They were also worldbuilding exercises, rather than stories – the purpose, as far as I can make out, seems to be to paint a picture; the characters are there mostly just as excuses to gawk at the doors and windows. Camerapeople. But this was a popular format in the 1800s – the novel was still on its way, the power of story and conflict had yet to be really explored in the genre.
The events around Indian independence, the ripple effects from the World Wars – these seem to blow a hole in the growth of scifi beyond this. Shenoy tracks a few in between, but acknowledges that language tensions made many of these stories inaccessible. Things start again with Amitav Ghosh (1995): the Calcutta Chromosome, a book that academics even now refer to when reviewing scifi from the region (I haven’t read it yet).
For me, this history really picks up with Samit Basu (2004). Then we have what Shenoy calls the period of greatest hits; Anil Menon and Vandana Singh happen, weaving both myth and science together. And then there’s Tashan Mehta, Indrapamit Das, Shiv Ramdas and others. South Asian science fiction from this era stands out to me for two things: the first is the seemingly wholehearted embrace of ‘speculative fiction’ as opposed to ‘science fiction’; a sort of acknowledgement of intertwining of science and fantasy in our lives.
I once went to a national science fair, as a young student, where one of the busiest booths was where an astrologer had hacked a scanner to realm palms and pass data to a Visual Basic program that generated horoscopes. Fast forward ten years, and I was reading about the President / Legal Dictator of Sri Lanka consulting his astrologer to hold elections. . This sort of mysticism is a part and parcel of life; in a sense, religion and spirituality is the true cyborg of South Asian societies, adapting faster than the humans can.
The second thing is a sense of characters tethered by the societies they live in. I think the most brilliant example of this is from Samit Basu’s Turbulence, which explores mutant and superheroes; in it , Tia’s superpowers – the ability to replicate herself at will – come from the oppression of wanting to live different lives, but being unable to because of family attachments. Likewise, his Kalki is worshipped as a god-avatar and slotted neatly into prophecies.
In general, I can see why my writing might elicit a comment like Kanishka’s. You see, despite me having read these works, I wouldn’t call them influences in any way. I’ve done one novel in the old tradition: Numbercaste. Patrick Udo, who most people read as an empty, slightly sociopathic narrator, was meant to be a blank-slate reporter describing the future as it came along. He’s really at a second remove from the conflict in the story (people either love it or hate it).
But this was not intentional – it was the only style I knew how to write at the time. I was a journalist. I wrote long tech features and somewhat political investigations written in the gonzo style . If anything, Numbercaste hews to David Eggers and Cory Doctorow more than it does to anyone.
My short stories, on review, are strange in that they have very little of the social bonds tugging on South Asians. This is perhaps because of my characters. My friend Navin Weeraratne says that “you write alienated people … because you feel alienated.” Certainly I like exploring people who are forever on the outer circles of their societies, peeping in: in the Inhuman Race, all of my protagonists are the same … mistfits, outcasts, rejects. I like exploring the world through characters like this. Perhaps it’s a large function of who I am as a person, and perhaps I have not truly dissociated my character from myself. None of them subscribe to the mysticism, either. I avoid it. I dislike it. I dream of more rational people and wake up knowing we will never have this; we are pan narrans, not homo sapiens.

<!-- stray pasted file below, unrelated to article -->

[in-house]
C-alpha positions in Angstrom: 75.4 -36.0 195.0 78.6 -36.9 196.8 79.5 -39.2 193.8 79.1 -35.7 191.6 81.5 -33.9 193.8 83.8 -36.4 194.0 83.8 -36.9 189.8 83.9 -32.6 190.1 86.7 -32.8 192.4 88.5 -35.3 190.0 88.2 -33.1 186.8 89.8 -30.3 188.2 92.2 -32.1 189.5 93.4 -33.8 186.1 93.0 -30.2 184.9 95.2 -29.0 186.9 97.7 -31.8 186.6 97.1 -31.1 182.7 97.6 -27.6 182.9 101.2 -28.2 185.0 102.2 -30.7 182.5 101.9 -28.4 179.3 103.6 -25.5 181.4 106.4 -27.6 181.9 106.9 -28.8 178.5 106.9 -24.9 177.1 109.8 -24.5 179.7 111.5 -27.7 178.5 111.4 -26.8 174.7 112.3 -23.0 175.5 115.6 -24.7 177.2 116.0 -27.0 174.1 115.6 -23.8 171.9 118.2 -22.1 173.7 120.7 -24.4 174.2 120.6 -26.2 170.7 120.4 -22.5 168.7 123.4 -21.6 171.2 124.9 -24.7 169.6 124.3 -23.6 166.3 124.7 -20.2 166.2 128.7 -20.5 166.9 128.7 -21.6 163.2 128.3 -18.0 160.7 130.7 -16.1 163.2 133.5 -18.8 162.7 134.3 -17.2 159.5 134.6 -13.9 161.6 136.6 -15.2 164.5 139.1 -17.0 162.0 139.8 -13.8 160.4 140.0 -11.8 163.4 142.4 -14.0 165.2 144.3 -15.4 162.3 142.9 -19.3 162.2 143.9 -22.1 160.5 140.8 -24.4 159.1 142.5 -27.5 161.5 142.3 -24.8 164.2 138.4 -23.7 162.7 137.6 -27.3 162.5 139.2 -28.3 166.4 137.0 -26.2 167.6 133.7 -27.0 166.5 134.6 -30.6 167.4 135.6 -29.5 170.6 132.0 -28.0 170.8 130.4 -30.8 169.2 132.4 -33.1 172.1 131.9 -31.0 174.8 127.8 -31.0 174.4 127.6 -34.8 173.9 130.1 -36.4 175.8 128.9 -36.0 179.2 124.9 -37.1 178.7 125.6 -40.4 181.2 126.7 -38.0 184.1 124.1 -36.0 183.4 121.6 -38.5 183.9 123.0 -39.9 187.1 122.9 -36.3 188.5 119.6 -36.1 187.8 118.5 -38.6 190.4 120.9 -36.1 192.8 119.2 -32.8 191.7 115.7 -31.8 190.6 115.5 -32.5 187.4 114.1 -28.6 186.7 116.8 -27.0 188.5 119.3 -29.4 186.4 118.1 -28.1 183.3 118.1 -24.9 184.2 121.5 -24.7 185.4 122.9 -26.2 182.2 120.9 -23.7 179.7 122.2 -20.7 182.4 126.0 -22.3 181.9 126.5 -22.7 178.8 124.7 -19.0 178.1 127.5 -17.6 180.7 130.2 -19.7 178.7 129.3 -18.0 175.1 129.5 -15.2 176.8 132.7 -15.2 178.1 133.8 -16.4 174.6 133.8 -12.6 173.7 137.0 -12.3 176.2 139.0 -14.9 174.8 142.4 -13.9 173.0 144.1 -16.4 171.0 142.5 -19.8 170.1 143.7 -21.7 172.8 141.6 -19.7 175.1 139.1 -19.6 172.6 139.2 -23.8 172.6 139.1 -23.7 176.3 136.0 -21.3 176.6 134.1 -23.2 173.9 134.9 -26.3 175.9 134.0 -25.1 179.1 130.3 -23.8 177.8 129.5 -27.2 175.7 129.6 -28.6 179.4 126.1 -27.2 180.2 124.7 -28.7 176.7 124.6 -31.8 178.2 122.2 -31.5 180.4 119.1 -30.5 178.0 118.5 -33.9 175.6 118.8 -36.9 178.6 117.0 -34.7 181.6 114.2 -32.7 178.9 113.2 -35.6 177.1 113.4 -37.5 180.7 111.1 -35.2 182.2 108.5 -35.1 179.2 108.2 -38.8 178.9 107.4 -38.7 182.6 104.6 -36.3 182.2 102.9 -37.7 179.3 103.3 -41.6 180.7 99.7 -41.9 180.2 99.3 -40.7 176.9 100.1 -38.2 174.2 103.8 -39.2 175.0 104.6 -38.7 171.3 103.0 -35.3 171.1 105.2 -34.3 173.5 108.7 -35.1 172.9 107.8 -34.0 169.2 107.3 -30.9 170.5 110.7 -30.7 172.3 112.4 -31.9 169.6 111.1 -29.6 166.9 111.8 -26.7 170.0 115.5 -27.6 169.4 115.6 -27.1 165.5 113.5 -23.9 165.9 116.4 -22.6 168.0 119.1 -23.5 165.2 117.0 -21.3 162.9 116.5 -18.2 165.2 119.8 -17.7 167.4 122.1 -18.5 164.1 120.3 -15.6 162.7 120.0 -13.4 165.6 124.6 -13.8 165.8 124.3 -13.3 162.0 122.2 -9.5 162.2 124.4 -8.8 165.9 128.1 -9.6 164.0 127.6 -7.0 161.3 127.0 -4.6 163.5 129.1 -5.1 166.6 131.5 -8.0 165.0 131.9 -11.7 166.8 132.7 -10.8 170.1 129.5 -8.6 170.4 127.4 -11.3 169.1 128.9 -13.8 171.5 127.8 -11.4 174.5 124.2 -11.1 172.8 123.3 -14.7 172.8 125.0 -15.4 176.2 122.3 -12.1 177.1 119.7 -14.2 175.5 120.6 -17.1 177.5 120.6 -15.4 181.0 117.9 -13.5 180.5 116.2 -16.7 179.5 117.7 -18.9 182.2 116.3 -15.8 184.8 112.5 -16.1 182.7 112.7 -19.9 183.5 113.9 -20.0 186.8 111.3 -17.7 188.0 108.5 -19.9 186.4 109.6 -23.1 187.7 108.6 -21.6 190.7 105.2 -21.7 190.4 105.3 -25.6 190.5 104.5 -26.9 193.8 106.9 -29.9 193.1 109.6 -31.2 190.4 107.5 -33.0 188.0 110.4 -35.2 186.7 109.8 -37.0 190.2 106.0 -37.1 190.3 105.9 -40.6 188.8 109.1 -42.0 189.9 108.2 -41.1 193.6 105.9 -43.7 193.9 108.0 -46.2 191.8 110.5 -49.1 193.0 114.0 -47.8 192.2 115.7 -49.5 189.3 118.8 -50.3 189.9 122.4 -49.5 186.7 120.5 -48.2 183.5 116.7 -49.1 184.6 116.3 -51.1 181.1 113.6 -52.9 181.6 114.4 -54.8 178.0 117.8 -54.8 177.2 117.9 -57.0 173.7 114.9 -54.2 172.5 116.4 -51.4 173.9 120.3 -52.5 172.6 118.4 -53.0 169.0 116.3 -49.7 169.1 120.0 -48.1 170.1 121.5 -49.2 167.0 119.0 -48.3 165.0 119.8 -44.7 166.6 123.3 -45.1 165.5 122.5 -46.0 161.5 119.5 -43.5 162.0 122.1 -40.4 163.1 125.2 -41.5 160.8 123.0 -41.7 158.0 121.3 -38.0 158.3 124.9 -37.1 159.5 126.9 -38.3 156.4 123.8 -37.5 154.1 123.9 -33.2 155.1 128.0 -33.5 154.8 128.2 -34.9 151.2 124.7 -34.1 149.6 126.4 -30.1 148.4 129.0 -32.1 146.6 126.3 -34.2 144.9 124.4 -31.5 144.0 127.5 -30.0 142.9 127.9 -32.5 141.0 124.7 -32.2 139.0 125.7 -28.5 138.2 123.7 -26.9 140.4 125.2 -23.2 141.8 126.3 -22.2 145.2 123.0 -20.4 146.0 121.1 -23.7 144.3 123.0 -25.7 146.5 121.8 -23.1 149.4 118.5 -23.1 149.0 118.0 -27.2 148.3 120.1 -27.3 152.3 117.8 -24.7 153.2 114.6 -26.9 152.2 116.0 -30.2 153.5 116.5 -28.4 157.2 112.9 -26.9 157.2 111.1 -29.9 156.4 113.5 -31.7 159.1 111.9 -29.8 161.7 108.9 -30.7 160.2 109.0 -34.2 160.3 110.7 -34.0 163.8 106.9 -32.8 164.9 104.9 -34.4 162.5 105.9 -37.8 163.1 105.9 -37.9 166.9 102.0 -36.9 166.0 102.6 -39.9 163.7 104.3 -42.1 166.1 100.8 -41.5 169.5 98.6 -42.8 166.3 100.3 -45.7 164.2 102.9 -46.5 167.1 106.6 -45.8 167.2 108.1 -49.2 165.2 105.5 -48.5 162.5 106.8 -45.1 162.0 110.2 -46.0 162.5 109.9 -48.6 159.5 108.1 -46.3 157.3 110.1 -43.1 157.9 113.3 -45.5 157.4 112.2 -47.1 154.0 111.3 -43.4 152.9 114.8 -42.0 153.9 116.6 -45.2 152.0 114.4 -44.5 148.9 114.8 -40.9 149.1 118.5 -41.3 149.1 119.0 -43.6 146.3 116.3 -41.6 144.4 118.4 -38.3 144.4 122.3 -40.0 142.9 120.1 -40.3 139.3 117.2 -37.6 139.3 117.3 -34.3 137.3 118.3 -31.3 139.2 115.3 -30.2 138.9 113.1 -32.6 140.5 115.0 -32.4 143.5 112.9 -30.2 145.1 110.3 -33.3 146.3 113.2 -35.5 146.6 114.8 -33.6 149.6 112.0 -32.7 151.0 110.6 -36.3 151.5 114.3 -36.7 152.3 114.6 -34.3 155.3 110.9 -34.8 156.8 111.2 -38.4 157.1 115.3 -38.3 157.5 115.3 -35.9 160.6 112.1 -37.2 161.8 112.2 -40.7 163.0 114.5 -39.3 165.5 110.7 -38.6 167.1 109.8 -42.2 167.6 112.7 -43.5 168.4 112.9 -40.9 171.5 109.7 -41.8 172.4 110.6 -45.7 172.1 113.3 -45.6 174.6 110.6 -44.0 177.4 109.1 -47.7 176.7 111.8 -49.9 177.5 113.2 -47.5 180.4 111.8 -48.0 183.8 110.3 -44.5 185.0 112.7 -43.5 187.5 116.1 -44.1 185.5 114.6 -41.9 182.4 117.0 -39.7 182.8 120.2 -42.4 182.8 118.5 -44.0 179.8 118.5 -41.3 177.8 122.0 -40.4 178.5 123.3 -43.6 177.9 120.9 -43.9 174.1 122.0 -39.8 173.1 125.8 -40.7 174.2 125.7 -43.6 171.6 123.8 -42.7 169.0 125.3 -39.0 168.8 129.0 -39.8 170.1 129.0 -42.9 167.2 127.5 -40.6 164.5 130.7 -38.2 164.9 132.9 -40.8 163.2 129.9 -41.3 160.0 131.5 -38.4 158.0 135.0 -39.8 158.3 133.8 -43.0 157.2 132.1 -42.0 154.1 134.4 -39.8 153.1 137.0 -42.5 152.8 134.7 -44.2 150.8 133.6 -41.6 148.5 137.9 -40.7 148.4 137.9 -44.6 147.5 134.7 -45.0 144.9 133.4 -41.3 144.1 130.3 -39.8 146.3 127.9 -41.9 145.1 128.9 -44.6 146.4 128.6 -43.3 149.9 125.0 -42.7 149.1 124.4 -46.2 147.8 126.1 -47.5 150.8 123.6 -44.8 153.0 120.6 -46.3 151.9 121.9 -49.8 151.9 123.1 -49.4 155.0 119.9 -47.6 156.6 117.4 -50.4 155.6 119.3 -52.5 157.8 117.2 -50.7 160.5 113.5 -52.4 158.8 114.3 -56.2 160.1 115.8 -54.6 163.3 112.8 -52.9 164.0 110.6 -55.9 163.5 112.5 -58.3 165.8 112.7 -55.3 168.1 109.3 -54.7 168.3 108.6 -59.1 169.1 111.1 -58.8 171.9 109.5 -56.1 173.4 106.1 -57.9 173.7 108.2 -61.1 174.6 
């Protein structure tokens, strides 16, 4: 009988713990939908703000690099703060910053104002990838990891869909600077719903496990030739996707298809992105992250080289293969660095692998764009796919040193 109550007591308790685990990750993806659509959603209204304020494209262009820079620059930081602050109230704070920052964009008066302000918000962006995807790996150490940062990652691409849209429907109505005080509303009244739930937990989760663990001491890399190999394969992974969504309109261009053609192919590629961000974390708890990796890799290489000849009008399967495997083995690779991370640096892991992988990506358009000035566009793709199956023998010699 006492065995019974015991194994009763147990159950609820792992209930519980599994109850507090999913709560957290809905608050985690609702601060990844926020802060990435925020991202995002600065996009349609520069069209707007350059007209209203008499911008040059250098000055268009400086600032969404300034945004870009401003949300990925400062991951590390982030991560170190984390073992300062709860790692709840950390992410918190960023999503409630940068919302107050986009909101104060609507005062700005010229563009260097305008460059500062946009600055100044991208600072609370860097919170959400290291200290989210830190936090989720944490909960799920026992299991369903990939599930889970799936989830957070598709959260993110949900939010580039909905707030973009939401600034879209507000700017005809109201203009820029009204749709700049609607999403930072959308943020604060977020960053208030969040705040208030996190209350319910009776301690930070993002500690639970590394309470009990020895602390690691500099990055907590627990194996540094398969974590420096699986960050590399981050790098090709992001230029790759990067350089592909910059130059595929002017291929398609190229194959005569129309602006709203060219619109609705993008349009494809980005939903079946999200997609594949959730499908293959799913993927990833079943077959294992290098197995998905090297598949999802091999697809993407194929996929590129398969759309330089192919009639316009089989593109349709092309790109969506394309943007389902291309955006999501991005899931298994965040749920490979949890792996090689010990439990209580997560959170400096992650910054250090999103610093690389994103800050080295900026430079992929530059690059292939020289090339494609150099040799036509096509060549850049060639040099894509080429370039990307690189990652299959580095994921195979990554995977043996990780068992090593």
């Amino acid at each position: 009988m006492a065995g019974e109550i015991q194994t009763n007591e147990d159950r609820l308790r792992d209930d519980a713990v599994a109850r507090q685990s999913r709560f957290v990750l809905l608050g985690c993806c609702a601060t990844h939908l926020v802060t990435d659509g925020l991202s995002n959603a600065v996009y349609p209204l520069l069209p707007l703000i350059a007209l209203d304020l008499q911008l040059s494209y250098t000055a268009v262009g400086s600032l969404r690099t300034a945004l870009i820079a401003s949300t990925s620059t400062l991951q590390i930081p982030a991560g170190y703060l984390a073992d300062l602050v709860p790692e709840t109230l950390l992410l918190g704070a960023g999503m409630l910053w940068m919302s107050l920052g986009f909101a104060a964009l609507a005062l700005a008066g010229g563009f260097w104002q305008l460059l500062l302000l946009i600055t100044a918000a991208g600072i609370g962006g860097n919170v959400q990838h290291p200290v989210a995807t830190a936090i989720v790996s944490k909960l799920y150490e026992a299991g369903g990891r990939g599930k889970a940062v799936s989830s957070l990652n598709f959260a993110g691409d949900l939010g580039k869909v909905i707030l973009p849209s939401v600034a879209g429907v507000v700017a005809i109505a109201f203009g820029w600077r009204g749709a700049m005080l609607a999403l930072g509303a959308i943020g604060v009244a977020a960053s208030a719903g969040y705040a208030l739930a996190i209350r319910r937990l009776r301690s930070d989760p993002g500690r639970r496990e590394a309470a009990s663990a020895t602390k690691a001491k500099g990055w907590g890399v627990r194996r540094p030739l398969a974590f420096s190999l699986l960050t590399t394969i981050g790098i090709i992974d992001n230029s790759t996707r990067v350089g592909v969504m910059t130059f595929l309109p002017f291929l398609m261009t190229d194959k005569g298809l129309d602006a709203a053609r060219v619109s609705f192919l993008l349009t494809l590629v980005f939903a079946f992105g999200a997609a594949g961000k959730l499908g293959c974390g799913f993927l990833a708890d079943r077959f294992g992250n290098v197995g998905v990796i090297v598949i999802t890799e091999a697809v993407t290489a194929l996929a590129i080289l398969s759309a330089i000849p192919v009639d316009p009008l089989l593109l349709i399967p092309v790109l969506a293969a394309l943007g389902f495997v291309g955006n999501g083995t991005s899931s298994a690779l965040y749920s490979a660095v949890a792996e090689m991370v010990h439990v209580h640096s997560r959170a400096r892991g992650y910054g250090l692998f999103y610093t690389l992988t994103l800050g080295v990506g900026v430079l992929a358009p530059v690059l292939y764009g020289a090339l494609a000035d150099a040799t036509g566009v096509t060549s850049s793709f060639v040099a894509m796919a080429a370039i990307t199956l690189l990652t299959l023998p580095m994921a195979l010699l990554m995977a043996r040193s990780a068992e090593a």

But on the whole, I think, something more complex is due. I think I need to immerse myself again in people – even the mystics – before I make myself too alien for my own origins.
A light analysis of the current state of the publishing industry, including the ripple effects that indie publishing can have on traditional models. Featuring big indie collaborations, warring states, James Patterson, and more.
The Wild West of indie publishing is settling down. Here’s a glimpse of [what I think] is the future.Thoughts distilled over multiple conversations with R.R. Virdi, a great friend and occasional writing partner.
Firstly, a brief primer: there are five big companies that own much of traditional publishing (TradPub) today. Regardless of what imprint you see on a cover, the book in your hands is most likely from Penguin Random House, Simon & Schuster, HarperCollins, McMillan or Hachette. They are megacorps. Here, for example, is HarperCollins, which publishes my work.
And then there is indie publishing. While articulate naysayers still exist (most recently with regard to Maroc Koskas’ Renaudot-longlisted novel), indie publishing not a tradition new to literature – Walt Whitman, Marcel Proust and Virginia Woolf all self-published their work. Let us therefore burn snobbery at the stake and read. I’ll lump two types of indies into one umbrella: small indie presses that go after particular styles and genres, and indie authors themselves.